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|Also Known As:||Died:||June 11, 2003|
|Born:||July 10, 1920||Cause of Death:||complications from a fall|
|Birth Place:||Wilmington, North Carolina, USA||Profession:||Writer ...|
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Began career as a journalist while still in high school, contributing to THE WILMINGTON MORNING STAR; hired as a reporter after graduation
Served as a volunteer in the US Army; discharged after being misdiagnosed with a kidney disease
Worked for United Press, first in Atlanta and then Nashville
While in Nashville, worked with speech coach Virginia Mansell
Moved to Washington, DC; believed he had been hired by CBS Radio; arrived to find no job; found immediate employemnt with NBC
Appointed White House reporter for NBC
Named as co-anchor (with Chet Huntley) of NBC Nightly News; later called "The Huntley-Brinkley Report"
Reporter on "The Camel News Caravan" (NBC), a nightly 15-minute broadcast hosted by John Cameron Swayze
First teamed with Chet Huntley to cover the Democratic and Republican National Conventions
In October, Huntley and Brinkley named to replace Swayze; broadcast now called "NBC News"; first netweork newscast with two anchors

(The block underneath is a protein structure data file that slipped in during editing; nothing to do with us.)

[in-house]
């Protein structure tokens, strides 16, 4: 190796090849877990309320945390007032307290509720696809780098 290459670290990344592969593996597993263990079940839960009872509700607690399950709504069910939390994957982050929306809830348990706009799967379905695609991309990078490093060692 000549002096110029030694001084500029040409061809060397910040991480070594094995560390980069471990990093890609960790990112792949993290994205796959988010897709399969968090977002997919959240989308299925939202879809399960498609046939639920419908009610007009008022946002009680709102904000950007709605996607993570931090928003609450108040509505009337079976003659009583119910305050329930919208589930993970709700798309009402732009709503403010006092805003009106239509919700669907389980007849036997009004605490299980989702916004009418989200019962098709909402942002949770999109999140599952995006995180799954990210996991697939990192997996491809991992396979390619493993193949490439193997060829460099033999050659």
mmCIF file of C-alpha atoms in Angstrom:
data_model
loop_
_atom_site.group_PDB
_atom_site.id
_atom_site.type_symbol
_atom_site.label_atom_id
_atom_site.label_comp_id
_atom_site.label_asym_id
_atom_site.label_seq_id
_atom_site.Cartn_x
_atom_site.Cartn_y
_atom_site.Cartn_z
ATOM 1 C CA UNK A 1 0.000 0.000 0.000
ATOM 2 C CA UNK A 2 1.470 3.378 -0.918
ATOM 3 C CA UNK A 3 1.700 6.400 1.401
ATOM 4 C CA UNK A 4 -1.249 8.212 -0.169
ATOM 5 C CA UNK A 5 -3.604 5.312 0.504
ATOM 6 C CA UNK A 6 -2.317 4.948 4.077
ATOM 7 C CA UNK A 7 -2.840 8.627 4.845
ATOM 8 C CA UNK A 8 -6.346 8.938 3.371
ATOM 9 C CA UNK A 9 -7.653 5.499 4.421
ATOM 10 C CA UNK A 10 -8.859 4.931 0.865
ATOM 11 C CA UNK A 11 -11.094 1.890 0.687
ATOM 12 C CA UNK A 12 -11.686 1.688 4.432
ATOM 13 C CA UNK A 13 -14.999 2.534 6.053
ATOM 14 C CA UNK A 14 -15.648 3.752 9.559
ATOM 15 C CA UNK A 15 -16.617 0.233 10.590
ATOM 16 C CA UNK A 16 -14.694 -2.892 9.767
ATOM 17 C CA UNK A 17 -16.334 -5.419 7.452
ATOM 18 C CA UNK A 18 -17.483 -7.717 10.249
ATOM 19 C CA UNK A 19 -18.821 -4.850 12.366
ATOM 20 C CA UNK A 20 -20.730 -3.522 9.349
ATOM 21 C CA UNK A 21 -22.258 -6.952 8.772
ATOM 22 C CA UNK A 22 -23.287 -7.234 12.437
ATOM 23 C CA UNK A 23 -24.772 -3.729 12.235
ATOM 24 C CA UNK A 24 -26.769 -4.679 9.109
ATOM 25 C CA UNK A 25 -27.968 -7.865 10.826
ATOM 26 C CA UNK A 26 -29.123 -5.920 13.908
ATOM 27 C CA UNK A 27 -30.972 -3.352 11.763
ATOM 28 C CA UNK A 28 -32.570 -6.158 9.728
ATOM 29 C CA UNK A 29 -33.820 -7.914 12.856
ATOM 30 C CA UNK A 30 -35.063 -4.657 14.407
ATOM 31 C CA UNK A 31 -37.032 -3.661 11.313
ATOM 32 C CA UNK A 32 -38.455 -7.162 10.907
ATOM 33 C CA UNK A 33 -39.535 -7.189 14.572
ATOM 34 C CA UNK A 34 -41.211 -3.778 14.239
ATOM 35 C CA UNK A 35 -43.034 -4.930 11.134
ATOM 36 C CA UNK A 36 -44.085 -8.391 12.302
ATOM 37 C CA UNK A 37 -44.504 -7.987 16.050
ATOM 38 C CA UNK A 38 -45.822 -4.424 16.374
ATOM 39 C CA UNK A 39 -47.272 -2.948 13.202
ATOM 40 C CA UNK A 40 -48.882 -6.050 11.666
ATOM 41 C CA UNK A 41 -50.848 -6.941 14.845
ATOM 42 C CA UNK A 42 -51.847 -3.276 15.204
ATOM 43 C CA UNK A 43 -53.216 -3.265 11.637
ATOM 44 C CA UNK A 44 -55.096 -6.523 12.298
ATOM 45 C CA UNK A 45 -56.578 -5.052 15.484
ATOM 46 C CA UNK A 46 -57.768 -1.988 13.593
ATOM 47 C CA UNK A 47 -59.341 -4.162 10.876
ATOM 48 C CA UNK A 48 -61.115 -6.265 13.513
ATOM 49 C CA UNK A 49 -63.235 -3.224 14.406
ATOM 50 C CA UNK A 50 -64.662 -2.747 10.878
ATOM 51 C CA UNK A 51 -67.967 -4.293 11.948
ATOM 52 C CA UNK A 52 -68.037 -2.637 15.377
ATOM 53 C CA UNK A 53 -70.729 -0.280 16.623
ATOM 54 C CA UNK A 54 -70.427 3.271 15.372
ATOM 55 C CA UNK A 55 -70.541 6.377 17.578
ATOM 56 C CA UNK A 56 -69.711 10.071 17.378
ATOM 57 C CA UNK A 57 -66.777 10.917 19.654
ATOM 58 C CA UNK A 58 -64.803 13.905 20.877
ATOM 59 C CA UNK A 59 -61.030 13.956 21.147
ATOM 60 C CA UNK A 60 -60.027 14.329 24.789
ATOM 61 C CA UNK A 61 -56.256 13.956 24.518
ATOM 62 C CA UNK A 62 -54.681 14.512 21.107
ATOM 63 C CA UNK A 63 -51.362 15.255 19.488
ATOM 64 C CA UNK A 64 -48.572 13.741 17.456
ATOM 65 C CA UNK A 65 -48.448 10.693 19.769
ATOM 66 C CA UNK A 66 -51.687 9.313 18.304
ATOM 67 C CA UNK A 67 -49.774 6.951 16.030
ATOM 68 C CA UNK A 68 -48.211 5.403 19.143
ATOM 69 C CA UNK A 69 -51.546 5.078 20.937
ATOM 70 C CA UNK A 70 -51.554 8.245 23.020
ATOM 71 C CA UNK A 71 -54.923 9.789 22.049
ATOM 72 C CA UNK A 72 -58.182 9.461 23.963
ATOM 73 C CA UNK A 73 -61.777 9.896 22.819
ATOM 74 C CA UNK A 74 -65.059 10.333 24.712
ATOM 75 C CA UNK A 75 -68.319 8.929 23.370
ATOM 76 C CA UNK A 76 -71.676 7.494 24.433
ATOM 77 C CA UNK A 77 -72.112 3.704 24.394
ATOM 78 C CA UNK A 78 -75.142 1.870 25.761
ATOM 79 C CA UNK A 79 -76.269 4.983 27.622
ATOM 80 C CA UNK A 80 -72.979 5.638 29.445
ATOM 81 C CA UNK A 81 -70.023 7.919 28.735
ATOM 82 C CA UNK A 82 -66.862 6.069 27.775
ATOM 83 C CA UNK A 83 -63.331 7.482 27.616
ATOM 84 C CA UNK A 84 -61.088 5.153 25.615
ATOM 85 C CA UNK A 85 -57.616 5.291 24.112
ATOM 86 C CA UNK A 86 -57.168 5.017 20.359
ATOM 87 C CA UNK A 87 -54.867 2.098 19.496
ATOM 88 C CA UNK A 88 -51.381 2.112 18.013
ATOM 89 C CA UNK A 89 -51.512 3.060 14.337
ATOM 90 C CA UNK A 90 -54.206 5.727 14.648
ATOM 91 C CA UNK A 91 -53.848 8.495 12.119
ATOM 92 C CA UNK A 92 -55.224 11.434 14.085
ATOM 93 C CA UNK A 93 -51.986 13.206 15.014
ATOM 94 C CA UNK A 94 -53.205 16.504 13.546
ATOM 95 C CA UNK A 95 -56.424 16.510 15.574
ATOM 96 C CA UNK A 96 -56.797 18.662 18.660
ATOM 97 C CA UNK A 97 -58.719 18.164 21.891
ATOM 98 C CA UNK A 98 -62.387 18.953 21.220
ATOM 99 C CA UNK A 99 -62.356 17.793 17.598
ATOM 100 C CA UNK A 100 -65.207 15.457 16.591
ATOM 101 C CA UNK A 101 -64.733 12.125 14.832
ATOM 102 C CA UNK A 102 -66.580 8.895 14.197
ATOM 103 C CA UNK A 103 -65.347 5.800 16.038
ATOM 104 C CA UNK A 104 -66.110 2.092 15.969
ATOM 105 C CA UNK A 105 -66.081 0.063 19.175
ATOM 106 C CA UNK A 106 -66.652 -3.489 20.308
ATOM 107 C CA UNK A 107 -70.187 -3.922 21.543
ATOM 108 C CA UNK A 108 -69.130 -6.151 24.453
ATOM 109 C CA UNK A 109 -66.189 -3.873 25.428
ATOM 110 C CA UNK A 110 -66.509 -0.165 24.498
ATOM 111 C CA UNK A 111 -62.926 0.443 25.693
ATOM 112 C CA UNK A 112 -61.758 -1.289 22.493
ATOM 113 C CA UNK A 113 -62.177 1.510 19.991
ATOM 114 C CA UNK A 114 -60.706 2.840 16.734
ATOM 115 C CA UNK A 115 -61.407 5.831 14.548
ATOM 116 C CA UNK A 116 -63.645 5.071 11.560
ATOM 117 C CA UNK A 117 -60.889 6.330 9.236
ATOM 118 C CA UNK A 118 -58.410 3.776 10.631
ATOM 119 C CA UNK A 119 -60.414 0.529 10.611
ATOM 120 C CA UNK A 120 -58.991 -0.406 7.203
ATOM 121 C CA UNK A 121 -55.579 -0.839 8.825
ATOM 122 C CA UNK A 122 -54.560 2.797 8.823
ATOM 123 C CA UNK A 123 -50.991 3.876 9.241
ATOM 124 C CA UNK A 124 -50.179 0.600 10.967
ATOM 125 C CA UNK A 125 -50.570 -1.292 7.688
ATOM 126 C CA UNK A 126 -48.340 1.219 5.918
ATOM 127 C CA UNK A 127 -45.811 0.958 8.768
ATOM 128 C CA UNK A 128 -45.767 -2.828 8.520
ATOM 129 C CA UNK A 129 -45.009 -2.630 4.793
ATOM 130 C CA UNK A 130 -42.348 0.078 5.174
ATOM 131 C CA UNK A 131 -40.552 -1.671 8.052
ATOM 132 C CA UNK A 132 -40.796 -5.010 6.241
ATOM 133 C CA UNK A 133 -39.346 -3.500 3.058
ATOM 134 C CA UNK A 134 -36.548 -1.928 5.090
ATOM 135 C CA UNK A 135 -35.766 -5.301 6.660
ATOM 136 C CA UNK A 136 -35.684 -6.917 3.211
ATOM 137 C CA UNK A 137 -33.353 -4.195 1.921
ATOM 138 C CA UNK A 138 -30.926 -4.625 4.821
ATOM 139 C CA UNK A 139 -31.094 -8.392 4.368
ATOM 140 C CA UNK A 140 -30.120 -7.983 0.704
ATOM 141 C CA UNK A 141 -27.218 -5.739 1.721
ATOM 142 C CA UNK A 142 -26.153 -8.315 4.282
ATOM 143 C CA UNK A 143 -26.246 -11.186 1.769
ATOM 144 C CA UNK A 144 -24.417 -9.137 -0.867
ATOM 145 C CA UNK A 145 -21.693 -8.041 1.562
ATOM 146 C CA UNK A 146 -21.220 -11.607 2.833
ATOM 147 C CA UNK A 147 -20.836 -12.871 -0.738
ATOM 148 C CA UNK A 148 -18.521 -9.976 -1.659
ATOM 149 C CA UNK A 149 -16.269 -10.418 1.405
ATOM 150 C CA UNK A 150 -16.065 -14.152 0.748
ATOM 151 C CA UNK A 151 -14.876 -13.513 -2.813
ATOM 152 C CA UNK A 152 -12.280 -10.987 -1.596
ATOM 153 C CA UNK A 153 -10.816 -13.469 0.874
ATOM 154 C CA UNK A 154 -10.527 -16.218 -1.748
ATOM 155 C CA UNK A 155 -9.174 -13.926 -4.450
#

Broadacst name changed to "The Huntley-Brinkley Report"
Hosted "David Brinkley's Journal", an NBC documentary series
Chet Huntley retired; Brinkley served as part-time anchor and commentator on "NBC Nightly News"
With John Chancellor, was co-anchor and commentator on "NBC Nightly News"
Hosted weekly series "NBC Magazine with David Brinkley"
Resigned from NBC on September 4; two weeks later, signed with ABC
Began hosting Sunday morning panel discussion "This Week with David Brinkley"
Interviewed outgoing President Reagan on "Ronald Reagan and David Brinkley: A Final Interview"
Wrote and co-anchored ABC documentary "Pearl Harbor: Two Hours that Changed the World"
Anchored and narrated "A Christmas to Remember: The Battle of the Bulge" (ABC)
Announced plans to cut back on his workload effective November 10; Brinkley would no longer host "This Week" but would continue to provide commentary
Officially announced his retirement on September 28
Became commercial spokesperson for Archer Daniels Midland (ADM); his decision to accept position sparked controversy and negative comments from former colleagues as ADM had been fined for price-fixing in 1996
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